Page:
Raloxifen is a “selective estrogen receptor modulator” (SERM)—a substance which can act as either an agonist or an antagonist on the receptors in different target tissues. Delmanto and colleagues from Sao Paulo, Brazil (page 187) investigated its effect on the vaginal epithelium. They treated 80 postmenopausal women with 60 mg/day raloxifen, while 40 untreated women served as controls. A vaginal maturation value (VMV) was determined. Treatment with raloxifen for 6 months had no effect on the VMV. Therefore when it is used for prevention or treatment of osteoporosis, local estrogens have additionally to be applied if the woman has complaints related to vaginal atrophy.Gynaecology and Gynaecological Oncology: Morita and colleagues from Tokyo (page 199) report on early experience with a new method to treat uterine fibroids: magnetic resonance imaging-guided focused ultrasound surgery (MRgFUS). They describe their investigations in 48 Japanese women who were candidates for surgical intervention. Fifty-five uterine fibroids were treated and followed for 12 months. Two patients required surgical intervention. The average reduction in fibroid volume determined by MR imaging at 6 months after treatment was 33%. It is certainly an interesting method but the authors conclude that long-term results have to be collected to determine whether it can be applied in future as a routine procedure.
      Although the incidence of cervical carcinoma is declining, it still constitutes a burden of disease for women between 30 and 60 years of age. Screening programmes have been introduced but not all women take advantage of this offer. On page 204 Van der Aa and colleagues from Enschede, The Netherlands, describe the results from women taking part in a screening programme (SP) compared with women outside the screening programme (OSP) in the period 1992–2001. Of 263 cases selected from the regional cancer registry during this period 35% were SP tumours, of which 85% were FIGO stage 1, and 65% were OSP tumours, of which 57% were FIGO stage 1. The OSP group had a twofold increase in risk of death. The authors conclude that the SP probably detects the slow growing tumours, and that follow-up of suspicious smears needs to be improved.
      New and promising research on cervical cancer comes from Zhang and colleagues from Shanghai, PR China (page 237). They studied the role of phosphatidylinositol 3-kinase (PI3K), which is involved in many tumour associated signalling pathways. Significant PI3K protein over-expression was observed in tumour tissue and could be inhibited by LY294002, which has antitumour capability in vivo and in vitro. This paper provides an interesting insight into novel targeted therapies for the PI3K/Akt/mTOR signalling pathway components which could provide a useful adjuvant therapeutic strategy for cervical cancer.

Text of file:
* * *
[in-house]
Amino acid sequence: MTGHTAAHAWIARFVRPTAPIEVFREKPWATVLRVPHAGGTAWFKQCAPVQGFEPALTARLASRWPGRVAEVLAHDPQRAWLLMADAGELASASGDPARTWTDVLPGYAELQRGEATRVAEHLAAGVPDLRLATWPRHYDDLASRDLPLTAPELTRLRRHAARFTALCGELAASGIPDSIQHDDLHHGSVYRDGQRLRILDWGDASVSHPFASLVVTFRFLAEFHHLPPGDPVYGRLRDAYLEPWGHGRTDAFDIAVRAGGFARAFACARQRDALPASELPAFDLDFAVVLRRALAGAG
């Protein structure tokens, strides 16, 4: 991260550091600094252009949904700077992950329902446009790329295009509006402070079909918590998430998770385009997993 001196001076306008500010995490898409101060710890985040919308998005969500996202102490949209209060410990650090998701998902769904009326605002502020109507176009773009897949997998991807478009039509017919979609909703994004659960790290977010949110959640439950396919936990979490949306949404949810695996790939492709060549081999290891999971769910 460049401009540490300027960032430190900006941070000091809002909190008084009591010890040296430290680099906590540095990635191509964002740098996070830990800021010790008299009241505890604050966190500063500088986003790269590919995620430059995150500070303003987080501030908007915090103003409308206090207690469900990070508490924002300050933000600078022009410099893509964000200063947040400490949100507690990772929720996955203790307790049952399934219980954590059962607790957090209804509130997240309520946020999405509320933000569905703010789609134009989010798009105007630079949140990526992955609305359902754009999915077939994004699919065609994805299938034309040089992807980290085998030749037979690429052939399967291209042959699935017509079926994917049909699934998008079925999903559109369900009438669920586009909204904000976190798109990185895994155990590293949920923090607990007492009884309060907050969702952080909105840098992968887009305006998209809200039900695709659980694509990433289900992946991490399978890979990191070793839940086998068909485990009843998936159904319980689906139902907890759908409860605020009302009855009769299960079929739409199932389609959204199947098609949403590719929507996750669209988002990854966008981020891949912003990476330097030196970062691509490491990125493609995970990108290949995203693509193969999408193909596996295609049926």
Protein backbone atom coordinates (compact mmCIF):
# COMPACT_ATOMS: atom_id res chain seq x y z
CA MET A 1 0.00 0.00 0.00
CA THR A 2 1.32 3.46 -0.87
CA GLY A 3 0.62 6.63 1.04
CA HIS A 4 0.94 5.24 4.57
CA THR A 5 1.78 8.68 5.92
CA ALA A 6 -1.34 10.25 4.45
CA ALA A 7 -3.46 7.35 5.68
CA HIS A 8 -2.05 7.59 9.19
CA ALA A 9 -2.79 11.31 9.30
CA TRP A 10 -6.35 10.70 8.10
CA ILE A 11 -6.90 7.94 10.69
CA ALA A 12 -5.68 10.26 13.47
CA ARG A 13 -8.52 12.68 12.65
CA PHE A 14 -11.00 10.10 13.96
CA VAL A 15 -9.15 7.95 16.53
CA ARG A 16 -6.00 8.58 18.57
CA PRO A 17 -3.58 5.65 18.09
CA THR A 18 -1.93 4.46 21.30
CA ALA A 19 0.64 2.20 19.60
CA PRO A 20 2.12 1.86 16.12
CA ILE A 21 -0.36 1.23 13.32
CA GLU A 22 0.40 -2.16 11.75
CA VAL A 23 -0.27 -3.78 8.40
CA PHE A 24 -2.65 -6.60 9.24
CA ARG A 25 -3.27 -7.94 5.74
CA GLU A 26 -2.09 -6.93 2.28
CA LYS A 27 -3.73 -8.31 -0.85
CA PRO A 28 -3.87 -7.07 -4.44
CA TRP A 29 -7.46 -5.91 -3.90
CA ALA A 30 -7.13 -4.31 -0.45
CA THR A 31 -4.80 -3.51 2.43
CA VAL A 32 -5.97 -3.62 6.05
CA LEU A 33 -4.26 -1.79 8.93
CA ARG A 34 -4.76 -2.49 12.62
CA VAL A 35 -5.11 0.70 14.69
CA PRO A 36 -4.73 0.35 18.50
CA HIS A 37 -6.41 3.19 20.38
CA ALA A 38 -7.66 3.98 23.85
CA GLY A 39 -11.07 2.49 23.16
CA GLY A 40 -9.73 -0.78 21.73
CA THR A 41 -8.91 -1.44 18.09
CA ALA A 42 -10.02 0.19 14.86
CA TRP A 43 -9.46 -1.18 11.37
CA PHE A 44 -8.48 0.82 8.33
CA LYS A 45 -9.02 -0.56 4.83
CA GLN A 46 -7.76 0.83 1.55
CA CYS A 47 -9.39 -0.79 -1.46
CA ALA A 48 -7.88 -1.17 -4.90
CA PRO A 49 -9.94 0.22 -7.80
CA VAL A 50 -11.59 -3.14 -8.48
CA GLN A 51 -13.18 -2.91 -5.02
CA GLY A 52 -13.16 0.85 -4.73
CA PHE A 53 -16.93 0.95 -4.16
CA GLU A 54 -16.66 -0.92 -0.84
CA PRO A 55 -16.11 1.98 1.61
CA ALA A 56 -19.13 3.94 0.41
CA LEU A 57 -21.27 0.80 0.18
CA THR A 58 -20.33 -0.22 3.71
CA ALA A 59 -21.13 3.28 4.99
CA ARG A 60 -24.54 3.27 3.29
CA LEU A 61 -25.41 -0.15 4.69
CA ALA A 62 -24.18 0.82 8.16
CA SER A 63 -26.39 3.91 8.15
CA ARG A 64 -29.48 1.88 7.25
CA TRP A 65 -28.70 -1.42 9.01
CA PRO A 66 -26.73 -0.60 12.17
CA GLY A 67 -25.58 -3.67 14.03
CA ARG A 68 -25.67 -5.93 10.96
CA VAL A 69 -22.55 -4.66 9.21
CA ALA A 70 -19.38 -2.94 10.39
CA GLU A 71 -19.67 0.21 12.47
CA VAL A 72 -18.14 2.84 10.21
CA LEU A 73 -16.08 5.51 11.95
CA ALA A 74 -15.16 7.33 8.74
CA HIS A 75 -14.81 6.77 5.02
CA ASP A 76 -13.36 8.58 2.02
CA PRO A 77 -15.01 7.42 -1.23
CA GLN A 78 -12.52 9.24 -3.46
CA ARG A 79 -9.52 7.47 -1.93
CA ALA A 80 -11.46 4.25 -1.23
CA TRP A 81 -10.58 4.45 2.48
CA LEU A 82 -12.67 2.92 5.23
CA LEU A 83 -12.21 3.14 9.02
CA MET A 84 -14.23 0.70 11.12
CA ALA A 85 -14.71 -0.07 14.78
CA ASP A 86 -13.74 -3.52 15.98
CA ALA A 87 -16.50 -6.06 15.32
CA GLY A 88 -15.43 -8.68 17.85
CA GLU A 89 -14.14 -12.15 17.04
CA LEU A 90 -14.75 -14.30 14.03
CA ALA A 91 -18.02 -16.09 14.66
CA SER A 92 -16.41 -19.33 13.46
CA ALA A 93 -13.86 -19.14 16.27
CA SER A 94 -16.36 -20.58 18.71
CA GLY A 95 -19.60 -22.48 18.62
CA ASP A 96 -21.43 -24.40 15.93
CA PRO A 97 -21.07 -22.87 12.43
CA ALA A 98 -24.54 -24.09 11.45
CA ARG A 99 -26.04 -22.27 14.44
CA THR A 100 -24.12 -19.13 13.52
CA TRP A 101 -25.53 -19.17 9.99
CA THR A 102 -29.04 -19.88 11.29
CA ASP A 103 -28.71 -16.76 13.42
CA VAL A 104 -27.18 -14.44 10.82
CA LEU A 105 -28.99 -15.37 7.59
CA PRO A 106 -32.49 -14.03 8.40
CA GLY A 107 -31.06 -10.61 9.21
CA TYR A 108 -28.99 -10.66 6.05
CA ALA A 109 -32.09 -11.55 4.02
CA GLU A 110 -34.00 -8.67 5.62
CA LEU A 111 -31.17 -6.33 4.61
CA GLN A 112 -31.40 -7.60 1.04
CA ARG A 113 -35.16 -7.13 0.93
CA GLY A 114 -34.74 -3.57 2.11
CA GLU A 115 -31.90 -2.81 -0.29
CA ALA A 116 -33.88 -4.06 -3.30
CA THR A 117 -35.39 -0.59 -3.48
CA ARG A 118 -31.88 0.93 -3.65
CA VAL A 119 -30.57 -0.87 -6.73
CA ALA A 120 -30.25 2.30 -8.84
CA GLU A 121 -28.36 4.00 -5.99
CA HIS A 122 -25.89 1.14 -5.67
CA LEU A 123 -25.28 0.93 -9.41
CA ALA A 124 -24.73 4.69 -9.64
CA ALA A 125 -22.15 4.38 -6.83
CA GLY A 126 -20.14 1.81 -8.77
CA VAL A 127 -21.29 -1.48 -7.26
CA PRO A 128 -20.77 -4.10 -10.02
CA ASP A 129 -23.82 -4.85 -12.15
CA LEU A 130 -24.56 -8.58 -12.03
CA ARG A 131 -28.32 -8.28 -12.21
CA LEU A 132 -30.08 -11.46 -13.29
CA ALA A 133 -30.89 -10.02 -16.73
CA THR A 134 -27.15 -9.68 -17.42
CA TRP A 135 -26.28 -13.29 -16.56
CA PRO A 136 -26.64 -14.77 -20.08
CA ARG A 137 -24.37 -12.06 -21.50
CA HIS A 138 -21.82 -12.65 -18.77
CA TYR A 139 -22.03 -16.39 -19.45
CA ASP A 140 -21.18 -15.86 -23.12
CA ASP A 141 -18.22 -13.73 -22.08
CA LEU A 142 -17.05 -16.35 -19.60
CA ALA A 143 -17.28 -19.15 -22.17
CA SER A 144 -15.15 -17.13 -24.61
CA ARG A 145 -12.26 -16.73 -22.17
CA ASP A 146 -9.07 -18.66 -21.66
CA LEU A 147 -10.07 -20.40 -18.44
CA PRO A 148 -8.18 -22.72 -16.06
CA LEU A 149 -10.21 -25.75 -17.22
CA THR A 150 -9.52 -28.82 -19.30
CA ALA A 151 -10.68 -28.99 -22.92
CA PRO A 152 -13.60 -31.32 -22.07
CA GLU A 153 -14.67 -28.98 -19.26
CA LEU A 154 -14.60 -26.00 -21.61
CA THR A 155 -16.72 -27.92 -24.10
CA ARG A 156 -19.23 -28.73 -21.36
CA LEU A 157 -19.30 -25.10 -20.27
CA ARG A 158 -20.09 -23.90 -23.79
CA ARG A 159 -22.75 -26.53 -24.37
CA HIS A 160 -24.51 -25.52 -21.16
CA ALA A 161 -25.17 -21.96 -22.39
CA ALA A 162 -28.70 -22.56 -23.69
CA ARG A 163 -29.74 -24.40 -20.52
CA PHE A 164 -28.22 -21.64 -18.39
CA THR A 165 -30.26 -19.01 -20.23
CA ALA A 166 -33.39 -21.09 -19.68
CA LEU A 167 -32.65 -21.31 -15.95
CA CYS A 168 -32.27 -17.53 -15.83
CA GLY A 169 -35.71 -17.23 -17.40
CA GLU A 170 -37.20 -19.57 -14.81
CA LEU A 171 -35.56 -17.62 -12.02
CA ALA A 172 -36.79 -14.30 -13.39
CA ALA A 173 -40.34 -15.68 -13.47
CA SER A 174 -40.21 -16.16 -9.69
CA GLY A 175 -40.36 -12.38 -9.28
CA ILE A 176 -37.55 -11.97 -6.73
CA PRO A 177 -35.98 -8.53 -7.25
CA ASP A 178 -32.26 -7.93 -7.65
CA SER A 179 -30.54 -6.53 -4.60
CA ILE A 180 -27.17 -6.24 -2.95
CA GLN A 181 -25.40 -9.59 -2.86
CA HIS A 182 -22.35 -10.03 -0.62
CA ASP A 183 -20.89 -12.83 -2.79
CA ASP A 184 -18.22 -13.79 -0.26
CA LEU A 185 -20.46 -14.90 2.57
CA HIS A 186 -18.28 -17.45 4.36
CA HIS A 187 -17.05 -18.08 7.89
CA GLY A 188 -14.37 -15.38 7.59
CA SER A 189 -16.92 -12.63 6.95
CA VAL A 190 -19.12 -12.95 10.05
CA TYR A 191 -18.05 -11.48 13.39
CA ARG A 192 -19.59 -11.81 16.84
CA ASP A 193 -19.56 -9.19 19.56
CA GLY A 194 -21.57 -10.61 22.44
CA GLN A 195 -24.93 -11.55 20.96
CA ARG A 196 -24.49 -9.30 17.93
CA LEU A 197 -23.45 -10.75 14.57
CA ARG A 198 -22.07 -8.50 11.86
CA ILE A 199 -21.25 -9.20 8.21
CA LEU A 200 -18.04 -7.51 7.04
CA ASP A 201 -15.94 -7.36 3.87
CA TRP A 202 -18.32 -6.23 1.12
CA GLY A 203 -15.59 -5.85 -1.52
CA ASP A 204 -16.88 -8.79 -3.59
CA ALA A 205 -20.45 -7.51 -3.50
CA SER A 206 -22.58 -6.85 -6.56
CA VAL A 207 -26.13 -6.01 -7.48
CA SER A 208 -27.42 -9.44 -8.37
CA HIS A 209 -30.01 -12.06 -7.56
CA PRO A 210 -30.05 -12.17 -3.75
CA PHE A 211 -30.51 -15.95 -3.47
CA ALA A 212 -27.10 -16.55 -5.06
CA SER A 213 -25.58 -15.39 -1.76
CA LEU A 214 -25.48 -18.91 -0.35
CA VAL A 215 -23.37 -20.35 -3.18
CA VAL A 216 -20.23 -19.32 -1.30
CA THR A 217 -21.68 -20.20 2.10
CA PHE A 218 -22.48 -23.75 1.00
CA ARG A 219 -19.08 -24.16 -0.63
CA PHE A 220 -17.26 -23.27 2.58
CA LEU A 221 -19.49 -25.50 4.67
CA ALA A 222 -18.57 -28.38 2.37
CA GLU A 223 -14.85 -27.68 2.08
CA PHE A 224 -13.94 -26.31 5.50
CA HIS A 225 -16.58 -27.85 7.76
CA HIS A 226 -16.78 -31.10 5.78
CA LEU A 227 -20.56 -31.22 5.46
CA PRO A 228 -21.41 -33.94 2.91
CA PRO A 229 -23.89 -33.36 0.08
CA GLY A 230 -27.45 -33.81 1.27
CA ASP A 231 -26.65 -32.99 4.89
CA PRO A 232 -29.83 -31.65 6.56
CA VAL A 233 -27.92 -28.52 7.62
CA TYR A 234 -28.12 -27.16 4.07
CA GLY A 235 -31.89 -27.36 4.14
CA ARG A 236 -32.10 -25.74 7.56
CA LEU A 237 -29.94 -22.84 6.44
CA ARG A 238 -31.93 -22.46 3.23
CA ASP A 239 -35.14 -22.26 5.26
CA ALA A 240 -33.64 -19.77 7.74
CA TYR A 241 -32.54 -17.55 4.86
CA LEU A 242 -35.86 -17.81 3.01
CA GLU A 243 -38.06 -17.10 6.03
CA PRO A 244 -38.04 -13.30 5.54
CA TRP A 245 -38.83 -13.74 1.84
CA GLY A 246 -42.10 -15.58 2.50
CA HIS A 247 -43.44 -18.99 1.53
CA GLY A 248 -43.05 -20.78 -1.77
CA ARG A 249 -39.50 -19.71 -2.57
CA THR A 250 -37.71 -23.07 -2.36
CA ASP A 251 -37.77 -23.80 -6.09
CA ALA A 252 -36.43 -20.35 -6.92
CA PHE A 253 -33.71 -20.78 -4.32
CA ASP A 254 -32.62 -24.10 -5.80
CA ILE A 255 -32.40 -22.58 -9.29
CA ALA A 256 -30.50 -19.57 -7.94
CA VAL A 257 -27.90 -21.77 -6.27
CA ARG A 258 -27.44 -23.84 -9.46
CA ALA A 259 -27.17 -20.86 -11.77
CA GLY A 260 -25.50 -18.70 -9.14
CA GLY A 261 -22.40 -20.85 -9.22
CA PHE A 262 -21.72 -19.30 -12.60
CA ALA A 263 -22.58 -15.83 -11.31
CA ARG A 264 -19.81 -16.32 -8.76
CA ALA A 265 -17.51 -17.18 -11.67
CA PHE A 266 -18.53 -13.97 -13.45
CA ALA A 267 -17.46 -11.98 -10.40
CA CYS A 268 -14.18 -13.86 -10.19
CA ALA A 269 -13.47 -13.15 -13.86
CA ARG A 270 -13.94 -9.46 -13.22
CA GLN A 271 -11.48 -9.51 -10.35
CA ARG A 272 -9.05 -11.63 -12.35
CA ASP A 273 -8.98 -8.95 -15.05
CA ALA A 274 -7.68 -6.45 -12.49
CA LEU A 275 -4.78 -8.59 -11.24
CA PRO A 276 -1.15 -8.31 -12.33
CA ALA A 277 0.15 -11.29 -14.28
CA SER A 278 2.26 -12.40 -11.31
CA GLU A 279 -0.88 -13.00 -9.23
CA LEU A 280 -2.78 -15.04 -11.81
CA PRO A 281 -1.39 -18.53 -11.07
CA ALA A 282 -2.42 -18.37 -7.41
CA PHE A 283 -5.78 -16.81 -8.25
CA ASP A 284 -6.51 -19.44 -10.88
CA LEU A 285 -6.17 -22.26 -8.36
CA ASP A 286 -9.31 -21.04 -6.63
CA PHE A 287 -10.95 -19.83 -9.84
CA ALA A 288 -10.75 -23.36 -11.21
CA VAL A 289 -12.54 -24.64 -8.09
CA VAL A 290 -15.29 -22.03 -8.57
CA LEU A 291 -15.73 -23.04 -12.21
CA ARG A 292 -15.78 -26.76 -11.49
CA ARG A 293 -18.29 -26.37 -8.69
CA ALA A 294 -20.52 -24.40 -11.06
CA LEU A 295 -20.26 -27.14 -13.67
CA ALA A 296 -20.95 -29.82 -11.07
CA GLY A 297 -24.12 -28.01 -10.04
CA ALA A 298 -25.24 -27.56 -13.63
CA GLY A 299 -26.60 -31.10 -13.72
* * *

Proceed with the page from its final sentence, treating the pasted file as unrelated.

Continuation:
Chronic pelvic pain (CPP), defined as pain in the lower abdomen persisting for more than 6 months, has been reported in up to 15% of all women in the USA between the ages of 18 and 50 years. In the current issue two papers deal with this subject. Tropeano and colleagues from Rome (page 215) investigated ovarian vein incompetence as the potential cause of pelvic pain. Using venography, they studied 22 women with CPP. All 22 received sclerotherapy, which was followed by symptom relief in 17 cases. On page 233 Florido and colleagues from Granada, Spain, investigated 41 women undergoing laparoscopy or laparotomy for CPP and compared their sexual history with women undergoing sterilisation. Women with CPP initiated sexual relations at a later age and had a higher rate of dyspareunia. These two examples show that CCP is not caused by only one disorder but by a number of underlying mechanisms such as adhesions, infections and others.Gynaecological Urology: Polypropylene prostheses are widely used to stabilize the pelvic floor in cases of organ prolapse. De Vita and colleagues from Rome and London (page 245) conducted sacrospinous colposuspension with polypropylene mesh in 80 patients, after excluding a number of patients for various reasons. Only minor complaints were recorded after the operation and the authors conclude that the operative technique is safe and effective. An interesting paper on the composition of periurethral tissue in premenopausal and postmenopausal women is presented on page 252 by Feldner and colleagues from Sao Paulo, Brazil. They investigated sulphated glycosaminoglycans (GAGs) of the extracellular matrix of the periurethral tissue in 44 women. Compared with premenopausal women, postmenopausal women had significantly less total sulfated GAGs, derman sulfate and chondroitin sulphate. It would be interesting to learn which biochemical effects on the tissue are exerted by local administration of estrogens.